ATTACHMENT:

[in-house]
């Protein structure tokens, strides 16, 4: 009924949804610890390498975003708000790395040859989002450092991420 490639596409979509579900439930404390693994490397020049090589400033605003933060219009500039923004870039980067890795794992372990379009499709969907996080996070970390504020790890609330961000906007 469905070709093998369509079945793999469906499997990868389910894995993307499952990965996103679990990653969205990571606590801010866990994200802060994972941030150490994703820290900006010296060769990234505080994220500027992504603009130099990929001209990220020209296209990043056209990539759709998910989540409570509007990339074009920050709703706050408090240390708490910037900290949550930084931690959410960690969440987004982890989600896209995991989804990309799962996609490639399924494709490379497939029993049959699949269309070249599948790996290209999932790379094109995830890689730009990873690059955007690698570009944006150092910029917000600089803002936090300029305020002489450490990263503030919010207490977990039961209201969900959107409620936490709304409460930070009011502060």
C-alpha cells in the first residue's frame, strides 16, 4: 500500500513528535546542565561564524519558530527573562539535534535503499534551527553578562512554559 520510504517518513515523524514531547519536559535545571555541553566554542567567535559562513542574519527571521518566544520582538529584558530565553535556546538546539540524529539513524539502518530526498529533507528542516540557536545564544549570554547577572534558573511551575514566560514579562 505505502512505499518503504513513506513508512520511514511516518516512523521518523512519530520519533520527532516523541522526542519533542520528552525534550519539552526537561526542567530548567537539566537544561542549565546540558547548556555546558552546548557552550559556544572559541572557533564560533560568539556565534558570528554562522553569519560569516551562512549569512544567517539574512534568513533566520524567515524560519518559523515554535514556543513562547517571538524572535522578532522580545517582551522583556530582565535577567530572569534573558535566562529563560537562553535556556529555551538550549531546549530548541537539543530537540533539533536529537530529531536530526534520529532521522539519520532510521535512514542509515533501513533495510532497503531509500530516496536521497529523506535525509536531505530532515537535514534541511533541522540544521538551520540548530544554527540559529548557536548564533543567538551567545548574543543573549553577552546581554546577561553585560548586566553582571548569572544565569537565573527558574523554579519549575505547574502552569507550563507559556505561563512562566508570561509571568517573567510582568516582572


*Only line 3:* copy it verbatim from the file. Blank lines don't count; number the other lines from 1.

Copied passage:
C-alpha cells in the first residue's frame, strides 16, 4: 500500500513528535546542565561564524519558530527573562539535534535503499534551527553578562512554559 520510504517518513515523524514531547519536559535545571555541553566554542567567535559562513542574519527571521518566544520582538529584558530565553535556546538546539540524529539513524539502518530526498529533507528542516540557536545564544549570554547577572534558573511551575514566560514579562 505505502512505499518503504513513506513508512520511514511516518516512523521518523512519530520519533520527532516523541522526542519533542520528552525534550519539552526537561526542567530548567537539566537544561542549565546540558547548556555546558552546548557552550559556544572559541572557533564560533560568539556565534558570528554562522553569519560569516551562512549569512544567517539574512534568513533566520524567515524560519518559523515554535514556543513562547517571538524572535522578532522580545517582551522583556530582565535577567530572569534573558535566562529563560537562553535556556529555551538550549531546549530548541537539543530537540533539533536529537530529531536530526534520529532521522539519520532510521535512514542509515533501513533495510532497503531509500530516496536521497529523506535525509536531505530532515537535514534541511533541522540544521538551520540548530544554527540559529548557536548564533543567538551567545548574543543573549553577552546581554546577561553585560548586566553582571548569572544565569537565573527558574523554579519549575505547574502552569507550563507559556505561563512562566508570561509571568517573567510582568516582572